November 17, 2016

1. Accept the results of the election, kids. Trump won. Full stop. Disgruntled millenials in Portland, Oregon, tea cuppers who crack when the microbrewery short stocks their favorite craft beer, need to learn to take a loss. The time for protest of vote totals? Election Day.

Do the results hurt, Little Miss College? Good. Remember that and yank yourselves from what the social critic Marc Maron calls “narcissism pods” (the self-aborbed bubbles of Twitter and Facebook and safe spaces and participation trophies, life among the like-thinking) into building for the 2018 election cycle with real political interaction.

Iowa Republican legislator Bobby Kaufmann of Wilton is right. Closing down interstates with demonstrations is dangerous business and deserves greater punishment than what is now available.

Sure, protest Trump policies, his rhetoric, but not the legitimacy of his presidency.

The election was not rigged — even though Trump said it was.

2. Expect the Trump administration and liberals, who have long wanted a massive infrastructure bill, to craft a deal. Iowa cities and counties and the Highway 30 Coalition of Iowa would be well advised to have shovel-ready projects and a strategy for steering work here from what will be a package of billions of dollars for roads and bridges and airports and infrastructure.

This prediction assumes, of course, that Trump’s transition folks, they of little governing experience, are able to actually make appointments to the White House and Department of Transportation.

3. Is John Edwards allowed back into the public domain now? Can he come out of political exile?

The former North Carolina senator and Democratic vice presidential candidate had an affair and a kid out of wedlock, a sordid business that seems rated PG or even a bit Disney compared to the Trumpian display of back-from-the-1980s sexual bravado and no-blushing conquest we just witnessed.

The career-ending revelations about Edwards: he fathered a child with his lover, Rielle Hunter.

Edwards, who from my reading of the devastating book “The Candidate,” seemed to be the objection of aggressive seduction in this relationship, didn’t just reach out and grab Hunter’s genitals and then brag about it on an “Access Hollywood” bus with Billy Bush.

On April 12, 2011, in a column, I called Edwards a “toxically narcissistic” “dirt bag” who “fooled Iowa.”

Ladies, I’ll leave it to you. Does it make any sense whatsoever that Edwards is dismissed from public life over an affair while Trump is elected president after admitted serial P-word grabbing and high-fiving misogyny?

4. The 2018 Iowa governor’s race, which likely would have been a GOP coronation during the mid-term of a Hillary Clinton administration, is a boarding-now vessel for voter dissatisfaction — and therefore an enormous opportunity for a Democrat.

A returned and rested Tom Vilsack is clearly a preferred candidate.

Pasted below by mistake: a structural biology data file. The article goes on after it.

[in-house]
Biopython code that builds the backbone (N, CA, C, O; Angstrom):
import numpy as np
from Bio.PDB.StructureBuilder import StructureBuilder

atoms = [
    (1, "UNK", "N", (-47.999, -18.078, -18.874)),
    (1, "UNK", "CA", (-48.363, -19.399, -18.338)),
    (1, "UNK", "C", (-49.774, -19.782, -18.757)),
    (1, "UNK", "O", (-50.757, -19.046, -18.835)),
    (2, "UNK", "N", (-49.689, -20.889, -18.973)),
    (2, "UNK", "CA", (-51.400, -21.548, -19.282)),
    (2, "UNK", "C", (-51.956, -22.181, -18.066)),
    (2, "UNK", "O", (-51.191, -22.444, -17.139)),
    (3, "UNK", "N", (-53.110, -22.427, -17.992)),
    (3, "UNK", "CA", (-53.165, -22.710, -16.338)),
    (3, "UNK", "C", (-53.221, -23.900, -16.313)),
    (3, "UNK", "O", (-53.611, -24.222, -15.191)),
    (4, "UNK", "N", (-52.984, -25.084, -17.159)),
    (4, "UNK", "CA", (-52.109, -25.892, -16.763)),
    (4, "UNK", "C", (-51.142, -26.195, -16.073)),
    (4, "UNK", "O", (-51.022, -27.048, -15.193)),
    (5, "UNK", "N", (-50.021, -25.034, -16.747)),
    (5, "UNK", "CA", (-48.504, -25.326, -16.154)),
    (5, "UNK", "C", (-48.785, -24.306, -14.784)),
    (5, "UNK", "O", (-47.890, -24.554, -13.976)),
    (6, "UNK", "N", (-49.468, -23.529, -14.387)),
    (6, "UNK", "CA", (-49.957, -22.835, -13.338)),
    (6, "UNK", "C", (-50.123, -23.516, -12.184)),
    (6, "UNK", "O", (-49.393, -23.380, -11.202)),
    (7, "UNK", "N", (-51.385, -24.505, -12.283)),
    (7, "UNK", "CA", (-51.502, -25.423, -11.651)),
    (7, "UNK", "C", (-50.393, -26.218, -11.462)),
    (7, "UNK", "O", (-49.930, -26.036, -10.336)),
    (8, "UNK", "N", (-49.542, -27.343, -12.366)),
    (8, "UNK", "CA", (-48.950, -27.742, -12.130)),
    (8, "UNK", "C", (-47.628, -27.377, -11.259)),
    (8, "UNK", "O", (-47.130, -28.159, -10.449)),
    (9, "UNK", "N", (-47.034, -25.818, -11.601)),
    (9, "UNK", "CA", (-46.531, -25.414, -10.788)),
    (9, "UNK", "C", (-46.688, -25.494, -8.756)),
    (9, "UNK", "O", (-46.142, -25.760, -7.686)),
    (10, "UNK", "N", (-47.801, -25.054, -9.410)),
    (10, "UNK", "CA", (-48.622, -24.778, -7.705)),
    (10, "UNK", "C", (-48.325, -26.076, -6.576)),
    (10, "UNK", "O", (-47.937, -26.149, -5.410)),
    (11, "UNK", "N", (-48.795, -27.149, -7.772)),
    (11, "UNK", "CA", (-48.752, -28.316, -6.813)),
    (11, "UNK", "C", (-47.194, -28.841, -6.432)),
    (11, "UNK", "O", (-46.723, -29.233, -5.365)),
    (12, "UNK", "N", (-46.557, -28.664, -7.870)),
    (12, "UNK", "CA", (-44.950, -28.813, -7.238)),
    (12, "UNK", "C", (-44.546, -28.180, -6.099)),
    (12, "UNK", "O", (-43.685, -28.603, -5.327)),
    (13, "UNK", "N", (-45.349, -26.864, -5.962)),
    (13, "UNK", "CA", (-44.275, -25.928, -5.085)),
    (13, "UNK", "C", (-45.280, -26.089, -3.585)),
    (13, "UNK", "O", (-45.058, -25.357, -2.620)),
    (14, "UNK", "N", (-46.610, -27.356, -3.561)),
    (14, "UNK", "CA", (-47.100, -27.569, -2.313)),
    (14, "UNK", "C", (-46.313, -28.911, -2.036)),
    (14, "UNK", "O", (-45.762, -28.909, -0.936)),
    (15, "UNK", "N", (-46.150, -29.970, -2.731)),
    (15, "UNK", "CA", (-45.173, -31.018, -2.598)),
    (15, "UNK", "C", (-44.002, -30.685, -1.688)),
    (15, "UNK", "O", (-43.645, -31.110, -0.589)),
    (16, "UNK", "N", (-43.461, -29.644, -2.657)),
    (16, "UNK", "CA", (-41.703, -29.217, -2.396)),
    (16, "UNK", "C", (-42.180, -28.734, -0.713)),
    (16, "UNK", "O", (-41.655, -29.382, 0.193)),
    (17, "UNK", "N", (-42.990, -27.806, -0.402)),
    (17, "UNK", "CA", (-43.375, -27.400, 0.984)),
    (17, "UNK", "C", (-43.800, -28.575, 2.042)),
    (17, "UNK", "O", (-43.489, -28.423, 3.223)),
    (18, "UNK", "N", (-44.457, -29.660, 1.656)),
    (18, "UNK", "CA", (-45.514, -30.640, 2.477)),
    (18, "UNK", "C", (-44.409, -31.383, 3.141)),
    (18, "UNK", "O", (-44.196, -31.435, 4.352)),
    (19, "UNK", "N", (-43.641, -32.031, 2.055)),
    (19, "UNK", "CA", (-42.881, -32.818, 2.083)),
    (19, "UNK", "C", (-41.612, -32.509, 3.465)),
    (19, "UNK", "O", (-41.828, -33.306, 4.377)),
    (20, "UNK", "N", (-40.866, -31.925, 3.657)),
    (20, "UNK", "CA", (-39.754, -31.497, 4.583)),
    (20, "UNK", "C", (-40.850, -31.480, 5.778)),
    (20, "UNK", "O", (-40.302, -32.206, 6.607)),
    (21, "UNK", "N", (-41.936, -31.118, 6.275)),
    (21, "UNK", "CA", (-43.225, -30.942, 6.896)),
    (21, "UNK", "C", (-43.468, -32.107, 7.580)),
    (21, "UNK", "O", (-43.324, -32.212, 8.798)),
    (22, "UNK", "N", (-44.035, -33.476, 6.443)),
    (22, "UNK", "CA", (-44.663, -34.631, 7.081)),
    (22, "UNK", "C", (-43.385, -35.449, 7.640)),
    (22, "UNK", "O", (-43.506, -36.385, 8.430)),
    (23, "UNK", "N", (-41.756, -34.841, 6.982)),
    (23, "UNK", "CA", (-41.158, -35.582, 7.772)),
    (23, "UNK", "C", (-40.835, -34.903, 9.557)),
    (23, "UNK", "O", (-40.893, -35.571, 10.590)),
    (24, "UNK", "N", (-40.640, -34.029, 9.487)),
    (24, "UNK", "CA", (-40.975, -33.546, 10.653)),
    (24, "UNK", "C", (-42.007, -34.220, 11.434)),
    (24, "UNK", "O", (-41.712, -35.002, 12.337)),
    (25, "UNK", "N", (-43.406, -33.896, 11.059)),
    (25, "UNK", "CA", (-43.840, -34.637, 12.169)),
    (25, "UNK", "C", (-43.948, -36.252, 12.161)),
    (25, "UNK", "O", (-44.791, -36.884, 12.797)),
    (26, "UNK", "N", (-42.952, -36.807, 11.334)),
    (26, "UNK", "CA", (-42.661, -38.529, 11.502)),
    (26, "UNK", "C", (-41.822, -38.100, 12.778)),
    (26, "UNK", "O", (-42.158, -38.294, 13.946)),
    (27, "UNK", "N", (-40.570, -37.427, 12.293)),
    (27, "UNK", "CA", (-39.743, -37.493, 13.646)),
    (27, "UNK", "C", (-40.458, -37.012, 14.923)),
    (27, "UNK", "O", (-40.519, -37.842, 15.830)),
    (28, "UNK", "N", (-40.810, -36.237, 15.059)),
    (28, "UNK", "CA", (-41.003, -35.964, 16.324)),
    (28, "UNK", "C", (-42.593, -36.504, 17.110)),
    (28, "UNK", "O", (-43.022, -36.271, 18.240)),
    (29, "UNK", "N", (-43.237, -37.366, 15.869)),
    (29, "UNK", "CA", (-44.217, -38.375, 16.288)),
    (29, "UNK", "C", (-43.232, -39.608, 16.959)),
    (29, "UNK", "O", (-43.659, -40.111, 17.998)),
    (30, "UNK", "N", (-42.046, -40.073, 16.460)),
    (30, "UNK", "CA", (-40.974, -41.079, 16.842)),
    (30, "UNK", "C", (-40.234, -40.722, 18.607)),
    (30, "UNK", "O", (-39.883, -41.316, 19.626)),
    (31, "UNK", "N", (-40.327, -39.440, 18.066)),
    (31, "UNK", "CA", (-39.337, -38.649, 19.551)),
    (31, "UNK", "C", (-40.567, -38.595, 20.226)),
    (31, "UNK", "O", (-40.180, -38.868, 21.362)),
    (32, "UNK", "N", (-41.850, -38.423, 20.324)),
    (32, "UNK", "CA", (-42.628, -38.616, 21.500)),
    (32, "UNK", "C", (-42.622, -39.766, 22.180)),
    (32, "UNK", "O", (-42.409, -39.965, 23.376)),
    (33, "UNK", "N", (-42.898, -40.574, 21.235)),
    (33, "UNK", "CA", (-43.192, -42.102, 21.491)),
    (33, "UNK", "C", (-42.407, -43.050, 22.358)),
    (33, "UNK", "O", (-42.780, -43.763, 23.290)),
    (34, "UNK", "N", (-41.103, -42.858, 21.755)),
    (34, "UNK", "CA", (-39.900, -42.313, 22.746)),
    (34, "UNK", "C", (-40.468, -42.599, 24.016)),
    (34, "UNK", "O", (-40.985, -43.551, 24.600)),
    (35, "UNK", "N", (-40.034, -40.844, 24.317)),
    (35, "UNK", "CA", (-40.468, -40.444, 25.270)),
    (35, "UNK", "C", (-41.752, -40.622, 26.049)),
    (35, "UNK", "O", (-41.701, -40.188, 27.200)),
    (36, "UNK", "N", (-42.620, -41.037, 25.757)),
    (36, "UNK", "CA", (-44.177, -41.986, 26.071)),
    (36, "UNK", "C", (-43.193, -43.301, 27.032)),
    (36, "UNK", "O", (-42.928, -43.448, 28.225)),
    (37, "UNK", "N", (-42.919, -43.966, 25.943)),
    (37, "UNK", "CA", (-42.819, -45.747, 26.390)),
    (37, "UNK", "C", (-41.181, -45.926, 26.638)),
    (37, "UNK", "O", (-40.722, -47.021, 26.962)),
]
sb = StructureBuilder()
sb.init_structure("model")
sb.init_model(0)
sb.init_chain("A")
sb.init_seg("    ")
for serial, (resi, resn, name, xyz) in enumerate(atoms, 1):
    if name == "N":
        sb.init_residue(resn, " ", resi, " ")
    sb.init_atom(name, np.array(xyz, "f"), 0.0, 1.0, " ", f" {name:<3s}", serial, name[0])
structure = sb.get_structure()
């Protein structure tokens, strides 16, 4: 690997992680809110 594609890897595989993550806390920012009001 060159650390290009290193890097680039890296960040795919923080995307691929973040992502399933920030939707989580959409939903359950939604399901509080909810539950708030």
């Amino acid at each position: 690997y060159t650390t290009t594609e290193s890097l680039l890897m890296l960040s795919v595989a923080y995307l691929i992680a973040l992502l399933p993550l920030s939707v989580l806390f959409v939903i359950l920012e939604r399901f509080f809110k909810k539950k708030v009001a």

His no-nonsense style — what I termed a towering competence in a column this summer — could serve as antidote to the sickness borne from the fantasy virus Trump spread, the notion that people with no government experience are best suited to run government.

But Vilsack, 65, who served as a mayor, governor and U.S. secretary of Agriculture, could very well call it a career.

The best Democratic candidate for governor of Iowa not named Vilsack I see at this point: Des Moines Area Community College President Robert Denson, a man with rural and urban appeal, clear administrative skills and someone who can point immediately to accomplishments for white, working-class Iowa. Newton. Carroll. We get what DMACC means here. DMACC connects real people to real jobs in Iowa.

5. Gov. Terry Branstad will grow a larger mustache to obscure what surely won’t be a straight face if he sponsors an anti-bullying summit in Iowa next year.

How does that introductory speech go for Branstad, the earnest Trump backer?

If you supported Trump, you either cheered or went ostrich-in-the-sand on some of the more effective and consequential, boundaries-of-decency-shattering bullying in American history. Trump, you may say, used bullying for the greater good, to prevent Hillary Clinton from taking office or because you think Trump will create a better job for you.

Fair enough. I see that point of view.

But the teen boy seeking the affections of a fetching gal, the employee looking for a promotion, the salesman seeking to close all can point to a “greater good” in their own lives, a justification for using any angle (race, gender, disability, immigration status, “the chick is fat”) to vanquish a rival.

Trump colored outside the lines of civil civic engagement in such shocking fashion that he not only threw primary opponents off their games but shook their very senses of self.

It worked. He won.

Adults can learn business moves from “The Art of the Deal.” Why can’t kids incorporate cyber-bullying and other Trump tactics for their own ends?

If President Donald J. Trump is a role model, as presidents are supposed to be, especially just-elected ones in the afterglow of victory, the youth of America surely can Tweet Like Trump.

One other lesson here: start bullying early.

When Marco Rubio tried to fire back at Trump with some counter-bullying, it fell flat.

Why? Rubio had zero bullying skills, making him child’s play for Trump, a master of the craft who got started as a kid.

Don’t fall behind in Trump’s America. There may be nobody left who cares enough to catch a loser.